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1. C3 Question
How would one find the maximum gradient of a curve?

What is the exact step(s) to finding the maximum gradient of a curve at any point.

Let's say And tell me why the necessary steps need to be performed.
2. Re: C3 Question
First step is to differentiate the curve to find the gradient. Then take a second derivative - that is, differentiate the result. Set this to zero, solve the equation, then classify the solutions as maxima, minima or points of inflection as you would for normal turning points along the curve - either by considering points either side or taking a third derivative (this could get complicated); if it is positive it is a minimum, if it is negative it is a maximum.

The function y=x3 has no maximum gradient, as the gradient approaches infinity as x does.
3. Re: C3 Question
Thank you. Just to clarify. You take the second derivative and set it equal to zero. But then how do you whether the x value would be a maximum gradient?
4. Re: C3 Question
Let's take the example of How would one go about finding the maximum gradient of this curve?
5. Re: C3 Question
Right, so you get:
6. Re: C3 Question
Last edited by Fusionary; 09-06-2012 at 22:11.
7. Re: C3 Question
(Original post by Musical-Ocean)
Differentiate the equation.
Set this equal to 0.
Work out the values.
Now these values could correspond to maximums, minimums and inflections (in the case of x^3)
Take the 2nd differential, slot in the values you got from the first differential.
If the 2nd differential is negative ----> Maximum
positive -----> Minimum
0 ------------> inflection
a) you got the question wrong. y-x^3 has no maximum gradient, it just keeps increases/decrease to infinity and negative infinity.
b) to find the maximum point on a curve you:
i) do the first derivative.
ii)set it to 0 and solve to find the stationary point(s)
iii) find the second derivative and put the value of the stationary points back in to the second darivative.
iii) if it = 0 point of inflection, if it >0 it is a minimum, if it <0 it is a maximum.
c) y=x^3 has no maximum/minimum point, only a point of inflection.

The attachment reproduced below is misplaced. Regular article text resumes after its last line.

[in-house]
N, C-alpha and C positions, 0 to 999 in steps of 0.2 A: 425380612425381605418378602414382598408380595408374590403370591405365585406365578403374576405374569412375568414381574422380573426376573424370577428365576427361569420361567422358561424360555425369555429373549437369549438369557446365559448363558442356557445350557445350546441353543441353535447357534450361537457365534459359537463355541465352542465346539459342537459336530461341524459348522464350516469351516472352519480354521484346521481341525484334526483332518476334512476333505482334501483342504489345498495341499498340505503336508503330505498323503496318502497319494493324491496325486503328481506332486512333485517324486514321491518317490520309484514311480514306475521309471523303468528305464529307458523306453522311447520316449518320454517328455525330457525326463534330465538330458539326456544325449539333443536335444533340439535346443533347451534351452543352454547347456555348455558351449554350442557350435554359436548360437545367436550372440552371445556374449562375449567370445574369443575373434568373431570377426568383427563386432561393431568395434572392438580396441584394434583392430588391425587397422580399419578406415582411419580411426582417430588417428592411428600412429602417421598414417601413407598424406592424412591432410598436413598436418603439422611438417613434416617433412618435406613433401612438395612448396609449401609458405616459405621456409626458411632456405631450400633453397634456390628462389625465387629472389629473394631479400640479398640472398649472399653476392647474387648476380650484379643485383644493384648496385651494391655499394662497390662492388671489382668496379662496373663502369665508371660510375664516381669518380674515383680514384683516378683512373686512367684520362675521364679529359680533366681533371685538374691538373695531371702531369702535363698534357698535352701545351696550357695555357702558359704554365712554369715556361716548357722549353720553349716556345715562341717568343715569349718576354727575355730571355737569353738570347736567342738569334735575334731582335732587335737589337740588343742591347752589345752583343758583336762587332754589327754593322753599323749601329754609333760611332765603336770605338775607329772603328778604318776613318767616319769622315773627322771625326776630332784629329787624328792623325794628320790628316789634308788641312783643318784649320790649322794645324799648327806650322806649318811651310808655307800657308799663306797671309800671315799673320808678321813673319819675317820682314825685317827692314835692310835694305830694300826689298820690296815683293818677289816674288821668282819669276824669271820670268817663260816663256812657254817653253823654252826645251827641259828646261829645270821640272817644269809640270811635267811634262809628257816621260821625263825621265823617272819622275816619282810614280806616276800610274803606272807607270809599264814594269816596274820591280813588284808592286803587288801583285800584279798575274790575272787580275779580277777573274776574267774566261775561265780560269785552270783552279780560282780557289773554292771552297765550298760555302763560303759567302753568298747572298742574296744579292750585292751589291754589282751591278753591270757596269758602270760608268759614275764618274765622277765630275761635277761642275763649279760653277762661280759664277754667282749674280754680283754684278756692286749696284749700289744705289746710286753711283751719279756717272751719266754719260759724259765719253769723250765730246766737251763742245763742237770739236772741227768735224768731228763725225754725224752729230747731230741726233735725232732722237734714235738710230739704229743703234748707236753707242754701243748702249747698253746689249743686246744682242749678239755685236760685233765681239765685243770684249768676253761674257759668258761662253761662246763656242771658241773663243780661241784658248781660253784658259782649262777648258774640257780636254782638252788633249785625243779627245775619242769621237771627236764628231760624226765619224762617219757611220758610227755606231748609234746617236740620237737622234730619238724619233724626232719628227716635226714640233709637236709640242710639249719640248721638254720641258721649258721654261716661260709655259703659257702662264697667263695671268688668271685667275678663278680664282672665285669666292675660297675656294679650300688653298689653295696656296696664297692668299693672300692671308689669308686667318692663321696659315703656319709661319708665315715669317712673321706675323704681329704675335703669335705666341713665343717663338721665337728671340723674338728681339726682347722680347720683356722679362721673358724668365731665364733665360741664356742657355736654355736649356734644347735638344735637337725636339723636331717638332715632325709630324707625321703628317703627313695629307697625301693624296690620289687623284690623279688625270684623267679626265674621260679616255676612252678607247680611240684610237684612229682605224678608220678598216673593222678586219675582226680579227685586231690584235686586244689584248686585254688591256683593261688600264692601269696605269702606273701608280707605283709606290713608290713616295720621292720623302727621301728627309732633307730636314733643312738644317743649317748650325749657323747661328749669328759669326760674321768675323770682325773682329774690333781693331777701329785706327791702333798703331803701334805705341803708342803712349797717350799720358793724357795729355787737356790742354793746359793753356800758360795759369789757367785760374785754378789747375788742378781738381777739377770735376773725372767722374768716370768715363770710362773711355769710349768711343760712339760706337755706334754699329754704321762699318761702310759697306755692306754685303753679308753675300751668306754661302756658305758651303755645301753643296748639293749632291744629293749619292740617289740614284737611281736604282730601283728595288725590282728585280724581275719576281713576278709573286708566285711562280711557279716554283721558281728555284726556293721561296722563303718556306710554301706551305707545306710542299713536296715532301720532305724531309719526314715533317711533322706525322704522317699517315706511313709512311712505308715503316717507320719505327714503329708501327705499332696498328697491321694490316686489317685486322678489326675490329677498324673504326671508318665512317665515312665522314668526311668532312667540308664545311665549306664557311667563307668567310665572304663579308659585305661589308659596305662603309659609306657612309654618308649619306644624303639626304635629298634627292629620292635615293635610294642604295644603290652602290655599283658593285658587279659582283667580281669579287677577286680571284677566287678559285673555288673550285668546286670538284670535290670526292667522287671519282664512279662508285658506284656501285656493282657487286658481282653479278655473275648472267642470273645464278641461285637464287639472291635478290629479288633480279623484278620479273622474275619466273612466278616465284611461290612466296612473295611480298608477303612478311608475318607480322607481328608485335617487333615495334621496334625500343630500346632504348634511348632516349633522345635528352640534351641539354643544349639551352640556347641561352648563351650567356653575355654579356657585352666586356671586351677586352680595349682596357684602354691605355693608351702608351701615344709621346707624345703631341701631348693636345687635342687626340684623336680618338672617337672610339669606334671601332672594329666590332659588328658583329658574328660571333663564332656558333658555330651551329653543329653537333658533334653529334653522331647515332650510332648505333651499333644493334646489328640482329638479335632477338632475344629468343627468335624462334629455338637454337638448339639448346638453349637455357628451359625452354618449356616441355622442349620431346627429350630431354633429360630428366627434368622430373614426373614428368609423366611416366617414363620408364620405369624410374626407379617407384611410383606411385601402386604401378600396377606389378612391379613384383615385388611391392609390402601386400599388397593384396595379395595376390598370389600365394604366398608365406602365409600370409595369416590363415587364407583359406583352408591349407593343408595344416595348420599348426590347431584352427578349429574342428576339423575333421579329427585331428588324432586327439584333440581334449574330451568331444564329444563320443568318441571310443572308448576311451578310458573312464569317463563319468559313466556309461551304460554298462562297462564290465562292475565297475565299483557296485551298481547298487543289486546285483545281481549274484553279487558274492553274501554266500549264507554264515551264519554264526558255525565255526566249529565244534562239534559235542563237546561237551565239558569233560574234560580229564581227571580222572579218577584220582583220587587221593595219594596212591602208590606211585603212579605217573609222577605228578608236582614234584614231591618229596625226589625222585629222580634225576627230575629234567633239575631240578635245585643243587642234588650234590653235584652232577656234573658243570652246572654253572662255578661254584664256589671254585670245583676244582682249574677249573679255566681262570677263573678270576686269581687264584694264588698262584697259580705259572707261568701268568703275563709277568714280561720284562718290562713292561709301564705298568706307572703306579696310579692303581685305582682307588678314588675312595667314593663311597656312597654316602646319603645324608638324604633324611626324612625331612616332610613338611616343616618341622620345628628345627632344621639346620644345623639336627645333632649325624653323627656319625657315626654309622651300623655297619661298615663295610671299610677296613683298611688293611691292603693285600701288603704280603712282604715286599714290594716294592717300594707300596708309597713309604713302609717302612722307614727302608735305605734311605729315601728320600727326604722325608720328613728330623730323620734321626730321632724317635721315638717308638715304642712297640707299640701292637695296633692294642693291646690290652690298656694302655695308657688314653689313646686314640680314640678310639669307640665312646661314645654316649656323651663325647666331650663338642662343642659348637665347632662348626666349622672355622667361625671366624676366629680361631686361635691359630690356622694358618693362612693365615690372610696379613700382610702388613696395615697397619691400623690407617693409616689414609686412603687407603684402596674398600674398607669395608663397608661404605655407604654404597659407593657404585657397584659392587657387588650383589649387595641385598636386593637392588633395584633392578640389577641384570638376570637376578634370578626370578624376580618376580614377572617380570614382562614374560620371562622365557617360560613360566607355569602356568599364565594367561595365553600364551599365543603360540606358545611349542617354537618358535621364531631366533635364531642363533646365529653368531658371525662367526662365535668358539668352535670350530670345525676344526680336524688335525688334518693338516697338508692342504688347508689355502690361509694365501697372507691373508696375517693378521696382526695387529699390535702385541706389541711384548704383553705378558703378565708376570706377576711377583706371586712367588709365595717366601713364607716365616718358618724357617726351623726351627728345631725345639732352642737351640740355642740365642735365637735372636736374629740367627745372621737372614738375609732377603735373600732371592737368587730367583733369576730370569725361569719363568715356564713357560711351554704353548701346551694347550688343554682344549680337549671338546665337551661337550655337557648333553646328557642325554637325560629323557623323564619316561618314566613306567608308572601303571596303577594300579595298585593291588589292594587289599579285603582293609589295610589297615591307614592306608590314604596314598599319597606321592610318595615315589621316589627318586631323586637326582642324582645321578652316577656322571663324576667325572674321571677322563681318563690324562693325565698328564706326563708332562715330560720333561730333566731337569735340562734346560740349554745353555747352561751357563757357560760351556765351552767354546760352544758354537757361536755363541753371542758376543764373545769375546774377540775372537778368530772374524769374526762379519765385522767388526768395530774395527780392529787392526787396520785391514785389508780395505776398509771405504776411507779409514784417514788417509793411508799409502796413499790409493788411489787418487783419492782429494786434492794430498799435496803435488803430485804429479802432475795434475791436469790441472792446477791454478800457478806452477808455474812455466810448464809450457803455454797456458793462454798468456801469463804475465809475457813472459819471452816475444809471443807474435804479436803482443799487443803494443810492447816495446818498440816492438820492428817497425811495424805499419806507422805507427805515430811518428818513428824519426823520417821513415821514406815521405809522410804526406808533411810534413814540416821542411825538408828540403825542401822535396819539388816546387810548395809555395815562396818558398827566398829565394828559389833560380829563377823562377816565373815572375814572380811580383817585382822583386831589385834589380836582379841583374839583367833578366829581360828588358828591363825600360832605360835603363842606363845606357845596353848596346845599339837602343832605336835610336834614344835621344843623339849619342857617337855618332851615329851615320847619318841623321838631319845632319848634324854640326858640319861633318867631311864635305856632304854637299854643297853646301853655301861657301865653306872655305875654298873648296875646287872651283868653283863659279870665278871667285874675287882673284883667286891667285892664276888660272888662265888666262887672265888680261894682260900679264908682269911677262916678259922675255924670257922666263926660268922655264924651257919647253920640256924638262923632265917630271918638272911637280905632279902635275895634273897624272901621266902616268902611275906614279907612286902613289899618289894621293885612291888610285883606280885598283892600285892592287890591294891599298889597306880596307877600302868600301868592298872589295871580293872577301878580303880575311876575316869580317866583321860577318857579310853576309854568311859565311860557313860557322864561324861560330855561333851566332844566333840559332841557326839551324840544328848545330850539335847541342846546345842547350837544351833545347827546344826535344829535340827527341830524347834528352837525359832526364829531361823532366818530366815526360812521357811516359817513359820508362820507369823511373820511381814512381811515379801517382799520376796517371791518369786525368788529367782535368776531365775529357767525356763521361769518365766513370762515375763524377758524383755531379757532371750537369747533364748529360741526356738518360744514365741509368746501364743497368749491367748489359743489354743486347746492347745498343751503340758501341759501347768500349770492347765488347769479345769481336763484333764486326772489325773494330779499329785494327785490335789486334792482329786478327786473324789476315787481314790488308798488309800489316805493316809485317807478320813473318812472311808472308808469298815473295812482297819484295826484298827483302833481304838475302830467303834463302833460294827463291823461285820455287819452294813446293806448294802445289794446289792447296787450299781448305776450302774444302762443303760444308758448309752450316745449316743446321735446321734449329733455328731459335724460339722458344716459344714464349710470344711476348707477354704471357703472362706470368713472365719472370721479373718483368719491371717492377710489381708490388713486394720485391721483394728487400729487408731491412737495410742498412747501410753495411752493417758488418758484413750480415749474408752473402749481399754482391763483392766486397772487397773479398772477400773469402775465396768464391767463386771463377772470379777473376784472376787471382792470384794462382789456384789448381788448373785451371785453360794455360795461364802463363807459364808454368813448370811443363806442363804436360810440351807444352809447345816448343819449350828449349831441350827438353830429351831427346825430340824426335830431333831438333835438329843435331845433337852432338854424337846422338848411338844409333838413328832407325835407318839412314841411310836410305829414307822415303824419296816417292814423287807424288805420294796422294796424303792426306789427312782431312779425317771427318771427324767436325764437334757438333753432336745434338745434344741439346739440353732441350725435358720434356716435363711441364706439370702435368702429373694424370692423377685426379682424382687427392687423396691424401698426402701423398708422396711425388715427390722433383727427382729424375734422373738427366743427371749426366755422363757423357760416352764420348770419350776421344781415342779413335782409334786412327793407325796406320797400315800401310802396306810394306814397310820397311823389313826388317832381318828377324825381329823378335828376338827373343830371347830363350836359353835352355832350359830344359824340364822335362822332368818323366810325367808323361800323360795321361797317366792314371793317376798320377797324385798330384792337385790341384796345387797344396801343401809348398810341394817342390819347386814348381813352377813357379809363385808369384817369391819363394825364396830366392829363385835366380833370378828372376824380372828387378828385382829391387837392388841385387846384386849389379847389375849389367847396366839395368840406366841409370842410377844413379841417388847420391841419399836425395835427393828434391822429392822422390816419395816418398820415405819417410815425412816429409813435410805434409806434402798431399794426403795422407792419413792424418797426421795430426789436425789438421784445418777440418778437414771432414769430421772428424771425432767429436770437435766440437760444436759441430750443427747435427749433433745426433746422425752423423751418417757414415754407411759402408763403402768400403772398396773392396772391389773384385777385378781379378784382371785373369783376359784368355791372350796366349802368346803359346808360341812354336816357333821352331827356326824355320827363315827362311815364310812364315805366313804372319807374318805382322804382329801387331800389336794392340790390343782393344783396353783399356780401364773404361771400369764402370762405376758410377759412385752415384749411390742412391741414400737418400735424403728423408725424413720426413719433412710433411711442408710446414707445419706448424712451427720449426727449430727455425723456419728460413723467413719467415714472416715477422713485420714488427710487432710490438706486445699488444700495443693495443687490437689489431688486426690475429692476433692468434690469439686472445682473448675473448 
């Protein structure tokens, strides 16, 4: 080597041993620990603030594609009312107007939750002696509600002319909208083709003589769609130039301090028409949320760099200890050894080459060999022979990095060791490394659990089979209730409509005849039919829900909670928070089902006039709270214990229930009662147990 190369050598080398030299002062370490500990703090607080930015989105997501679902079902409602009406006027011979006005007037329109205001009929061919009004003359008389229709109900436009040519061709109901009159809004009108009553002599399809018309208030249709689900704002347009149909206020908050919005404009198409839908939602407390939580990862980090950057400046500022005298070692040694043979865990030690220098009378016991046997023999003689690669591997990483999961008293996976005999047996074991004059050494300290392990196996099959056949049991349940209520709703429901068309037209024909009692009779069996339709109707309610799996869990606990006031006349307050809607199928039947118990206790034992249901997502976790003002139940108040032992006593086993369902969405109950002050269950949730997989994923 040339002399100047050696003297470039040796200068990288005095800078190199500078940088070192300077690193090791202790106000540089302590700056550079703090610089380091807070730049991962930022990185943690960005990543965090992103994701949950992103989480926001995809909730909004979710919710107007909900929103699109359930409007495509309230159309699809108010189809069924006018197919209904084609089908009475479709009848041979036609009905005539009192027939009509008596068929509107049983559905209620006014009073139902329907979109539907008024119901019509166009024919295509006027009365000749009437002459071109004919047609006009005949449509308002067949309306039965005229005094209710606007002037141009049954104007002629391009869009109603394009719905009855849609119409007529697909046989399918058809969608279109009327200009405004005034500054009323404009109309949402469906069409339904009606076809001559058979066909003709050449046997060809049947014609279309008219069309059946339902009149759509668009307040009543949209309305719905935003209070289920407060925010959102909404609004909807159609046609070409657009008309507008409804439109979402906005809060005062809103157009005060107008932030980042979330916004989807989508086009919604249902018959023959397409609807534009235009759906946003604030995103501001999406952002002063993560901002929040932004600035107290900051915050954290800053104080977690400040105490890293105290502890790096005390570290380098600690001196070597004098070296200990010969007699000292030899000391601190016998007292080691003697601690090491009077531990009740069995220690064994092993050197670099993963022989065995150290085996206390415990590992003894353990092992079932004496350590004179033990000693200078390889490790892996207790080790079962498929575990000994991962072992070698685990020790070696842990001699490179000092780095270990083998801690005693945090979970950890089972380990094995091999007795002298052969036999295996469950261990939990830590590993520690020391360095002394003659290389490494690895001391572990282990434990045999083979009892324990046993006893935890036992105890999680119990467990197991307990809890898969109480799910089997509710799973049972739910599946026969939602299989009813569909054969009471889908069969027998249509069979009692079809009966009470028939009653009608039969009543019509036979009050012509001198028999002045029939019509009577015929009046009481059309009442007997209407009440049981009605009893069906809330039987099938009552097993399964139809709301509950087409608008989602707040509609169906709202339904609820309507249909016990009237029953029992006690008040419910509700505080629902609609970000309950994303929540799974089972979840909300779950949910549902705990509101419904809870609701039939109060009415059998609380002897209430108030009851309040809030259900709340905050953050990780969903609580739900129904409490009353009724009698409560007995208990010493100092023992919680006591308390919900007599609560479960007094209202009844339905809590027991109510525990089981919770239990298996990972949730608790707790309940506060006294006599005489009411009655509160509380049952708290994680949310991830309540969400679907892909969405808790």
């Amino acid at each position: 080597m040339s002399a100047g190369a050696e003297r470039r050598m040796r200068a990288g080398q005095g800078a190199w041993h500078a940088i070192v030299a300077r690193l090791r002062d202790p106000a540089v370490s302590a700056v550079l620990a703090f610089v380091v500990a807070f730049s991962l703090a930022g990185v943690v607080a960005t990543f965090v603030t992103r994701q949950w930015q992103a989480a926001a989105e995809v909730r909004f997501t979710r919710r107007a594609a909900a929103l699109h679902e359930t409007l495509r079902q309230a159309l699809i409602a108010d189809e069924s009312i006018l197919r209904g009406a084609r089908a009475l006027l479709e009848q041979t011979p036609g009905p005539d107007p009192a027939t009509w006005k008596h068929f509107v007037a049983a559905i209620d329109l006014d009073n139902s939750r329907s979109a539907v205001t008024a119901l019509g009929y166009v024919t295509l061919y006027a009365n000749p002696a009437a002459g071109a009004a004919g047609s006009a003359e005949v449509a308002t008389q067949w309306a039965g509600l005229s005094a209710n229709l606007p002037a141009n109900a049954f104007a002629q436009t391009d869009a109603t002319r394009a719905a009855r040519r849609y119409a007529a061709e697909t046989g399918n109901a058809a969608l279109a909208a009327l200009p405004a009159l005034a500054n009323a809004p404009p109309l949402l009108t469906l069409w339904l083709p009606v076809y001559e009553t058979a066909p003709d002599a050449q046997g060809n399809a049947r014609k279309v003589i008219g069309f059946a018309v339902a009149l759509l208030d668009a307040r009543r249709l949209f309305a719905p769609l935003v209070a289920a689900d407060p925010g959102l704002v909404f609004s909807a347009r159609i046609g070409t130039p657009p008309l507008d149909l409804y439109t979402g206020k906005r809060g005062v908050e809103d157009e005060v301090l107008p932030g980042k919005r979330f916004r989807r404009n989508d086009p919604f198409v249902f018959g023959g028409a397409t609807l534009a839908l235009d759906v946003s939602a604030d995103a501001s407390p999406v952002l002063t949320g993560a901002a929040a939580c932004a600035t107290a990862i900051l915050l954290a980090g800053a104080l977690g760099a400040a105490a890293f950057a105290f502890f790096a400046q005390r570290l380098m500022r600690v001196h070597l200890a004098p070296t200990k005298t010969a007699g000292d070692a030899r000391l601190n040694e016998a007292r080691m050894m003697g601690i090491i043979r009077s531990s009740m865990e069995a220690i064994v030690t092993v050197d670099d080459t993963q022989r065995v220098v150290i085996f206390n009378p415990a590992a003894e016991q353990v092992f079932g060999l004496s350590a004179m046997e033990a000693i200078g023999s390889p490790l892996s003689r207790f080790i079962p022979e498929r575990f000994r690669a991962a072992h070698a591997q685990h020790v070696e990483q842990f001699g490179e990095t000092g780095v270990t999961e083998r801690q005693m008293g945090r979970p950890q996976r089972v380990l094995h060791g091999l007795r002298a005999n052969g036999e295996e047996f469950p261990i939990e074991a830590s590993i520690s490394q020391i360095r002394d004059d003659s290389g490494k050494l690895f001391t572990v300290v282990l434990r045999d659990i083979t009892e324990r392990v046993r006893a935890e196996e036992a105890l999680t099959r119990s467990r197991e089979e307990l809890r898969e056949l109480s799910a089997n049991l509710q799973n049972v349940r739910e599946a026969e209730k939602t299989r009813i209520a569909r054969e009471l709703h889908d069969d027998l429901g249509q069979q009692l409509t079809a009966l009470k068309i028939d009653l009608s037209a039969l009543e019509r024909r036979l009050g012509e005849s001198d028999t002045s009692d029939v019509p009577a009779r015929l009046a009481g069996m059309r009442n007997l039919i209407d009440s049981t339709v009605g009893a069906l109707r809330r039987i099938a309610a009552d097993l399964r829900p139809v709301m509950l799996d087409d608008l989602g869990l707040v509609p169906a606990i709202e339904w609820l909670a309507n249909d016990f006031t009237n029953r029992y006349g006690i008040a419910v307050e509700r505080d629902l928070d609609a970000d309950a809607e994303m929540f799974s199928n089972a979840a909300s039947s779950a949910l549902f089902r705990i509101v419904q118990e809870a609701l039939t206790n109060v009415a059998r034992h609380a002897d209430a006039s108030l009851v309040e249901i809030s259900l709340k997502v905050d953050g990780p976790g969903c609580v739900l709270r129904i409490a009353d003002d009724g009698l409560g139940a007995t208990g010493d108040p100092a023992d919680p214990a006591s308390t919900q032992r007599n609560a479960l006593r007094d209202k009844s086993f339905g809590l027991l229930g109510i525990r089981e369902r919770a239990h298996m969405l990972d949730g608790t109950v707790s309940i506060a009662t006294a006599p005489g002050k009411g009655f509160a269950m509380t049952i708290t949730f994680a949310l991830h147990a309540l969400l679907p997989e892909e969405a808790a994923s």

i) dy/dx = 3x^2
ii)0=3x^2
x=0^(1/2)
=0
ii)second derivative= 6x
when x=0
second derivative =0 this implies it is a point of inflection.
8. Re: C3 Question
Guys, I'm not talking about minimum and maximum points, I'm talking about values of x where the gradient has the maximum value!
9. Re: C3 Question
Musical ocean, when you set the first differential equal to zero, the gradient is zero. I'm trying to find the maximum value of a gradient of a curve, that is unlikely to be zero.
10. Re: C3 Question
(Original post by Rainingshame)
a) you got the question wrong. y-x^3 has no maximum gradient, it just keeps increases/decrease to infinity and negative infinity.
b) to find the maximum point on a curve you:
i) do the first derivative.
ii)set it to 0 and solve to find the stationary point(s)
iii) find the second derivative and put the value of the stationary points back in to the second darivative.
iii) if it = 0 point of inflection, if it >0 it is a minimum, if it <0 it is a maximum.
c) y=x^3 has no maximum/minimum point, only a point of inflection.
i) dy/dx = 3x^2
ii)0=3x^2
x=0^(1/2)
=0
ii)second derivative= 6x
when x=0
second derivative =0 this implies it is a point of inflection.
Aaaaaa okay, I misunderstood the question.
But what I was initially explaining, and what your explaining in part b of your text was correct.
11. Re: C3 Question
(Original post by Musical-Ocean)
i recommend you read my post again, i clearly gave you four steps to find a maximum/ minimum point. If you're problem was with differentiating in general you should have asked.
a) gave an answer to the first part.
b) the third part i can't answer.
12. Re: C3 Question
No, I'm talking about the maximum value of a gradient a curve can have. I'm not talking about maximum points!
13. Re: C3 Question
(Original post by Rainingshame)
i recommend you read my post again, i clearly gave you four steps to find a maximum/ minimum point. If you're problem was with differentiating in general you should have asked.
a) gave an answer to the first part.
b) the third part i can't answer.
Im not the one asking questions here lol.
14. Re: C3 Question
You already know that, to find extrema of a curve y=f(x), differentiate and solve for f'(x)=0.

If you want to find extrema of the gradient of a function, then you'll just take y=f'(x) and proceed as before, i.e: solve f''(x)=0.
15. Re: C3 Question
Something I wanted to hear, thank you James for clarifying. So to find the "extrema" (as you poshly call it) of a gradient, you always set the second differential equal = 0, find the value of x and plug it back into the f'(x) differential (first differential?)
16. Re: C3 Question
(Original post by Fusionary)
No, I'm talking about the maximum value of a gradient a curve can have. I'm not talking about maximum points!
Yeah, I initially misread your Q. But the thing I was explaining was correct. I don't know what Rain is on about.

Anyways, do we need to know how to do this for c3?
17. Re: C3 Question
I didn't think it was possible to find the maximum gradient value of a curve? For C3 anyway. What exam board are you doing?
18. Re: C3 Question
You first differentiate your function to find the gradient function. This gives you the gradient for a value of x.

Now, you're just looking for a maximum on the gradient function. You do this just the same way you'd do any other standard 'find the maximum turning point of g(x)' question.
19. Re: C3 Question
It sounds like it, it was on OCR (non-mei) Spec
20. Re: C3 Question
(Original post by Fusionary)
It sounds like it, it was on OCR (non-mei) Spec
Oh, I'm doing that board too.. oops! May I see the question please?